Recently, I took a look at how savvy supermarkets are donating unsold food to charity. That’s good, but it’s still not enough. The average household chucks away enough food to sink a fleet of battleships too. MP Richard Benyon MP reckons the average family wastes £50 of food a month!
Hands up everyone who tears up ten pound notes and puts them in the bin. In fact, never mind putting your hands up, just tell me where you are and I’ll come round and take them off your hands. Who can afford to throw that sort of money away? I can’t – can you?
So how about joining the Nina & Co challenge to cut back on your waste? I’m lucky my local council have a food waste collection service. Cooked and uncooked food is taken away for recycling. While I’m all in favour of this, perhaps the answer is to make better use of our precious food resources in the first place. Who knows, if we reduce our waste, perhaps our council tax bills will go down too (you know me – ever the optimist)!
My house was built in the 1800s and in those days, nothing went to waste. The retaining wall of my raised flowerbeds were built from the old pig sty. I was a bit concerned when we first moved there and found millions of bones in the garden. But it turned out that was recycling 19th century-style – not the work of a rampant serial killer.
OK – we all know we should be turning our vegetable waste into delicious, nutritious compost to feed our runner beans and prize delphiniums, don’t we? But not everyone has room for a compost bin in their garden and it’s more than a bit impractical for a flat dweller. But if composting isn’t for you, perhaps friends or family could take any raw vegetable waste off your hands. I know plenty of allotmenteers and gardeners who can’t get enough of the stuff and regularly collect vegetable waste from their neighbours.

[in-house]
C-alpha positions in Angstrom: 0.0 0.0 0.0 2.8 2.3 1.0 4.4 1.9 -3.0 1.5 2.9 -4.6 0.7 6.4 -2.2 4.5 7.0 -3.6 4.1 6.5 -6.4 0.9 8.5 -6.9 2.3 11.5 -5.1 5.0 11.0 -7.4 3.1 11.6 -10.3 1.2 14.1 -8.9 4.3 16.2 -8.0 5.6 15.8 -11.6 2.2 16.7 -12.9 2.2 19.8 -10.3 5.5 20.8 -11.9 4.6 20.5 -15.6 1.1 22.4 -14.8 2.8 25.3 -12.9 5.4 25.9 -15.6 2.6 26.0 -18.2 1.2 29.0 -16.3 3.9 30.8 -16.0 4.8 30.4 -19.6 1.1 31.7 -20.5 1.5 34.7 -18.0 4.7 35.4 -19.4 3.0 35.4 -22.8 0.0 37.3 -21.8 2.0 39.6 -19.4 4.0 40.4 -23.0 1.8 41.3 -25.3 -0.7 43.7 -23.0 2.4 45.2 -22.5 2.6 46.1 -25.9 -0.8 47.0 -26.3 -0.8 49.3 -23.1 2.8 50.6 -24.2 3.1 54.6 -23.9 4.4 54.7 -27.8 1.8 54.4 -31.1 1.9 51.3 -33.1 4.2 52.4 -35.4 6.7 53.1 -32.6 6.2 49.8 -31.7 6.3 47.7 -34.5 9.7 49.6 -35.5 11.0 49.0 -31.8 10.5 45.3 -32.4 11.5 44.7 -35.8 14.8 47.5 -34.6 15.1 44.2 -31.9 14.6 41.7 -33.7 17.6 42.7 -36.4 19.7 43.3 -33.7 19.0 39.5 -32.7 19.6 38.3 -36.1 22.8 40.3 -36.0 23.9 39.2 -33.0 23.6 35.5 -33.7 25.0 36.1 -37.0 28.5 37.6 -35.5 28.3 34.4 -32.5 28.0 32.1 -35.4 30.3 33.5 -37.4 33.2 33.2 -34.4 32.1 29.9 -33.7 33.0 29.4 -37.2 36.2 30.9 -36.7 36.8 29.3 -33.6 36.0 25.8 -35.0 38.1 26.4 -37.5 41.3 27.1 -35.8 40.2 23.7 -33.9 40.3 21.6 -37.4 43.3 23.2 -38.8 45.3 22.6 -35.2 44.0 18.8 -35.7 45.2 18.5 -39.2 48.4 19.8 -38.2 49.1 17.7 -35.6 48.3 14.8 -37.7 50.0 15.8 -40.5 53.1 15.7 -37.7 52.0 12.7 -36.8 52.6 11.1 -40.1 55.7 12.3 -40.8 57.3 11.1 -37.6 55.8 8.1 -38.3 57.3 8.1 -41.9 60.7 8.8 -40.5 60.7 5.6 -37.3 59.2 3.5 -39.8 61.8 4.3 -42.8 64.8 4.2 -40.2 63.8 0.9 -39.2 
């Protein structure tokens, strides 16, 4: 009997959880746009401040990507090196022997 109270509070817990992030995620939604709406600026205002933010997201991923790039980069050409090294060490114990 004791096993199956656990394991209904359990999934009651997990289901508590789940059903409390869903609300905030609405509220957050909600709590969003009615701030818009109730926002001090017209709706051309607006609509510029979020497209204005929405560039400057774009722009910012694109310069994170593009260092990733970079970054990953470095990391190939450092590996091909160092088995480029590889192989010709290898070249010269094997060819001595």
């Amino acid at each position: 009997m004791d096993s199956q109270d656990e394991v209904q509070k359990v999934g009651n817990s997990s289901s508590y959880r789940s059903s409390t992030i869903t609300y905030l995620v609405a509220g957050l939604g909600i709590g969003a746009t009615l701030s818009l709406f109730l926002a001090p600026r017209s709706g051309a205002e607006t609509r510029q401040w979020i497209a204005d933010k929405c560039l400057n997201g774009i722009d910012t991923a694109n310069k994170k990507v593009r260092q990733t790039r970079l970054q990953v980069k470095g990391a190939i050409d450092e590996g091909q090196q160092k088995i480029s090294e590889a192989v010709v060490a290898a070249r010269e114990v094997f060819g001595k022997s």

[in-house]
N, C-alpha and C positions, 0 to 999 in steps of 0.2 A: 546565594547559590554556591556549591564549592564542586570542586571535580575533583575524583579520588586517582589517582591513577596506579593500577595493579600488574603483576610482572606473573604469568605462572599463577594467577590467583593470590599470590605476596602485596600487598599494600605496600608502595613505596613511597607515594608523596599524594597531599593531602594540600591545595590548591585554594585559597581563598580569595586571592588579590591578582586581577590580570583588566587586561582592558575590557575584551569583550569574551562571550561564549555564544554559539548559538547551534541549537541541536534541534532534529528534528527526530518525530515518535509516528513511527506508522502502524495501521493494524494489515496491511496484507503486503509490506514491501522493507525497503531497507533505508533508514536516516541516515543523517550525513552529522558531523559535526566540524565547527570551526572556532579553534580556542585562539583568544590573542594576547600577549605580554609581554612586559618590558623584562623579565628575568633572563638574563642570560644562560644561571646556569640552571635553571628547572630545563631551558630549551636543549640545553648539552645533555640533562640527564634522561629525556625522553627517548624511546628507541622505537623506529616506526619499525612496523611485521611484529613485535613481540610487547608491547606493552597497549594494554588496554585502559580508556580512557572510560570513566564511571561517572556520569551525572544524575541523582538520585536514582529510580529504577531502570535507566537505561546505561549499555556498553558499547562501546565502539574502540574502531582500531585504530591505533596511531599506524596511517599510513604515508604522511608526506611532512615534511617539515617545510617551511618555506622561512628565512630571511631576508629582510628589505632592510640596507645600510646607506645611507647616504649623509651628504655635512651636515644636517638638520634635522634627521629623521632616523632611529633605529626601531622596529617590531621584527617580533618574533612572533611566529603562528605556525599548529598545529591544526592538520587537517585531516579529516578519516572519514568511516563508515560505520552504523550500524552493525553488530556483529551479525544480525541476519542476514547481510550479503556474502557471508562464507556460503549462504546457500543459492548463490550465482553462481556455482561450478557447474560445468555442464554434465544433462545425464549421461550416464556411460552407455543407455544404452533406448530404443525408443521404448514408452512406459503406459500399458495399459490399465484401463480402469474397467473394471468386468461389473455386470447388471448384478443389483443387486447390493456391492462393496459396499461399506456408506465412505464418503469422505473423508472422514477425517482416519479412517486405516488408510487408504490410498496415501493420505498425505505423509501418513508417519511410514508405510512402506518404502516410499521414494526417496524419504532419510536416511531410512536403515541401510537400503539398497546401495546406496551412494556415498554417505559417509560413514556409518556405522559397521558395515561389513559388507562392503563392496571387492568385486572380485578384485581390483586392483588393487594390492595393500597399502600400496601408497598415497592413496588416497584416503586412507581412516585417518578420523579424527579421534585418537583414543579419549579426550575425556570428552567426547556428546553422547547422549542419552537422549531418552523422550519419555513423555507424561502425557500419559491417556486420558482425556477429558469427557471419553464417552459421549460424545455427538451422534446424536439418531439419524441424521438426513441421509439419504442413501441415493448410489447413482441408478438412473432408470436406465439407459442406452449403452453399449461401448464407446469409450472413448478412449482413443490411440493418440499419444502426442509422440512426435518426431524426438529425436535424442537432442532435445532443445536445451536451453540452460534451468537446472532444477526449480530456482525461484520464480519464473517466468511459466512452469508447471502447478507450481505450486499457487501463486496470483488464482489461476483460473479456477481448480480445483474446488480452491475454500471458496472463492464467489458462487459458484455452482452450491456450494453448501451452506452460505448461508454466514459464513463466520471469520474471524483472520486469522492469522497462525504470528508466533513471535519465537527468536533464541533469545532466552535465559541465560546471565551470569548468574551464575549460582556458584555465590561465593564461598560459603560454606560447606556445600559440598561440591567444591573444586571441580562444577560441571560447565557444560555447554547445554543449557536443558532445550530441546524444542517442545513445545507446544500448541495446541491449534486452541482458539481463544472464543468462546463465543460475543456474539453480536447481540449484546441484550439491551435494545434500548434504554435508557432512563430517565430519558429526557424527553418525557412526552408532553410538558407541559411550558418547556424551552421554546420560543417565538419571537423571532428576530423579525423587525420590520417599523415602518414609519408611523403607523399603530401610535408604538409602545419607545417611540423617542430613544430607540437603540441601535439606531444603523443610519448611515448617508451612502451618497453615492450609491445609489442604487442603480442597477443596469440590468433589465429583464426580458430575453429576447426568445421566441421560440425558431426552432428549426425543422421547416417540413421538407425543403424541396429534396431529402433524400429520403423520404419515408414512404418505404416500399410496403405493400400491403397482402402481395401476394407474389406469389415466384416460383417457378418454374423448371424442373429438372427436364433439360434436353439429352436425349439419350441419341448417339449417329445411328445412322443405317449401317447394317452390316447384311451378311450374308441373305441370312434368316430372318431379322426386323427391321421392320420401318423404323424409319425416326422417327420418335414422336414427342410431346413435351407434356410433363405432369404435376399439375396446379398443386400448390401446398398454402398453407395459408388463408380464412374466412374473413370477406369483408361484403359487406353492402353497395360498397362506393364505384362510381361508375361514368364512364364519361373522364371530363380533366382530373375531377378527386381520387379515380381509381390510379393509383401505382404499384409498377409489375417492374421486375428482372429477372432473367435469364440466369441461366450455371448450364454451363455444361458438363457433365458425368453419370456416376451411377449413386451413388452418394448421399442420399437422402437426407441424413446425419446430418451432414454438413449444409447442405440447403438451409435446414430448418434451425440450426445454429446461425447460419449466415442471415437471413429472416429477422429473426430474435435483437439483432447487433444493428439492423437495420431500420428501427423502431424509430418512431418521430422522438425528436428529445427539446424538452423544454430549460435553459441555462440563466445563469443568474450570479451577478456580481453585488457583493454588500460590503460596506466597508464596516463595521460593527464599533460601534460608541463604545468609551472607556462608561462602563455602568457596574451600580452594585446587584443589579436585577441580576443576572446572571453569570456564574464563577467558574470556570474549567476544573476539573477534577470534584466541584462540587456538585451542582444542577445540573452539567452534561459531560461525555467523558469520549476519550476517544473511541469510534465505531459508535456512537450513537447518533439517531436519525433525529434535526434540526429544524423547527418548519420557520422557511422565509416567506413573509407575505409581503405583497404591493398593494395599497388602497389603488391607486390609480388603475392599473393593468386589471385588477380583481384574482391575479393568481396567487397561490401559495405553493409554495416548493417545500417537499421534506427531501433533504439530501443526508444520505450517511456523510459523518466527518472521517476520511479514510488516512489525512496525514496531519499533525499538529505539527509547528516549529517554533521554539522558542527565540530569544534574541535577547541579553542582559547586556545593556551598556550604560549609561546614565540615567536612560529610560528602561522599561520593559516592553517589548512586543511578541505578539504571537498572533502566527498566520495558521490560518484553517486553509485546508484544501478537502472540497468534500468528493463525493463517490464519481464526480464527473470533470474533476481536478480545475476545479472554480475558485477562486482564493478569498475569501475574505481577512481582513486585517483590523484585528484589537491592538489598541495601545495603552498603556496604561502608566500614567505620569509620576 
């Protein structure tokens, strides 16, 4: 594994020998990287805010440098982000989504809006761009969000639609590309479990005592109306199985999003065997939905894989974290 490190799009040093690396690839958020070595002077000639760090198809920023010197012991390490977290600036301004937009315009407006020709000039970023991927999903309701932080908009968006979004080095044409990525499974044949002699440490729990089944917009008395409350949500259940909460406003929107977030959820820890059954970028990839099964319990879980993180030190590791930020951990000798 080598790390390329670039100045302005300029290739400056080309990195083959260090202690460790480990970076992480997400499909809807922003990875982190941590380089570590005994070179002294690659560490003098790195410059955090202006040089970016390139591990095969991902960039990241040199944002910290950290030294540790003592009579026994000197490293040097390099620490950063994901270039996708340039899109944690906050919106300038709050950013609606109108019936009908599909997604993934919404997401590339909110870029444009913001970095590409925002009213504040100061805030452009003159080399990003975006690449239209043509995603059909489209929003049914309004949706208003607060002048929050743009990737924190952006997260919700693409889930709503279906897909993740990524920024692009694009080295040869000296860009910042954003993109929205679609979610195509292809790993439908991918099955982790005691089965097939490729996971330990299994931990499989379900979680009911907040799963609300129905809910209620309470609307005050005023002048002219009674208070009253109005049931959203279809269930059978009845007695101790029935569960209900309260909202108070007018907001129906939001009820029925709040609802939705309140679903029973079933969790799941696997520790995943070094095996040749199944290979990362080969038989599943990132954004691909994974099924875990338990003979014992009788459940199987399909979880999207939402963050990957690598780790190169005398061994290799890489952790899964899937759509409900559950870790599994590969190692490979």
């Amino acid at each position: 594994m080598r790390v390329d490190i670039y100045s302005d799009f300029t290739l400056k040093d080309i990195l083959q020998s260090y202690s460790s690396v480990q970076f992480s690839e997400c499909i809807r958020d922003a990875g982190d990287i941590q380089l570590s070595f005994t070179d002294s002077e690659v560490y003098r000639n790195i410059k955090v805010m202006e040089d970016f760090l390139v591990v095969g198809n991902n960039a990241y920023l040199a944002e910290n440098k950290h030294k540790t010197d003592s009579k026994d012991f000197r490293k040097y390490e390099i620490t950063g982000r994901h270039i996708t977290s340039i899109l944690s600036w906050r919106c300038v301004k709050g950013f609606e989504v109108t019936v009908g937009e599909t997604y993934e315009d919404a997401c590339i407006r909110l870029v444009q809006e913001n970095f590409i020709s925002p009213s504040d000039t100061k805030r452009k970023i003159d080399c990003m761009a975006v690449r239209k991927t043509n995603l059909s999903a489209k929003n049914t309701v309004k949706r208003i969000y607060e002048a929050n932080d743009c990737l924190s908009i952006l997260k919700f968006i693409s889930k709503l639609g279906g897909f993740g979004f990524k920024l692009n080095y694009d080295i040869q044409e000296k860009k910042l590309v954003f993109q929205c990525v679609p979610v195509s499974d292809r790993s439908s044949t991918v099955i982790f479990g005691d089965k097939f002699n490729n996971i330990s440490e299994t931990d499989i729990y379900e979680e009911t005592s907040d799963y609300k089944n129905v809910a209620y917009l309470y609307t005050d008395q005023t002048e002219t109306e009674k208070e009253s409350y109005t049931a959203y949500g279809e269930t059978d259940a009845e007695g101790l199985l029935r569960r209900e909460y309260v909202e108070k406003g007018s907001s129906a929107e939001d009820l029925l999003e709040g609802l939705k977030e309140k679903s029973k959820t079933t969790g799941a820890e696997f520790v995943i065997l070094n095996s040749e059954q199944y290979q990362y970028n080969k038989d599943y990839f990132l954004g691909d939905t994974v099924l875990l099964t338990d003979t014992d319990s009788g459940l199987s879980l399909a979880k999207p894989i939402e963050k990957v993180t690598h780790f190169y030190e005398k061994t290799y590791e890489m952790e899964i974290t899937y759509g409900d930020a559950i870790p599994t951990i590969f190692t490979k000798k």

(Remember that song?)
If you don’t have room for a compost bin, having a wormery is a good option, and it’s a huge source of entertainment for the kids too. You won’t get a lot of compost, but they’re great for smaller spaces. The compost it does produce is very rich and top quality. But the biggest bonus is the copious amounts of ‘worm wine’ it produces. Simply drain it off and kiss goodbye to that expensive artificial fertiliser. Worm wine is one of the best natural plant foods you’ll ever get – but please don’t confuse it with your favourite Merlot – this is a plants-only tipple.
Green cone food digester
Raw vegetable waste is easy to deal with, but cooked food is a whole different ball game. Cooked food can’t be added to compost. It will attract vermin and make your compost ‘sour’.
But take a look at these natty gadgets if you want to dispose of your own cooked food waste. Green cones literally digest food, and unlike a compost bin or wormery, they work on all food waste including cooked and raw food and even meat bones. A green cone can digest up to a kilo of food waste a day. While you don’t get much in the way of compost from it, they do leach nutrients into the soil. I heard of one gardener who ended up with over 400 courgettes from 5 plants growing next to a green cone!
Cutting down on waste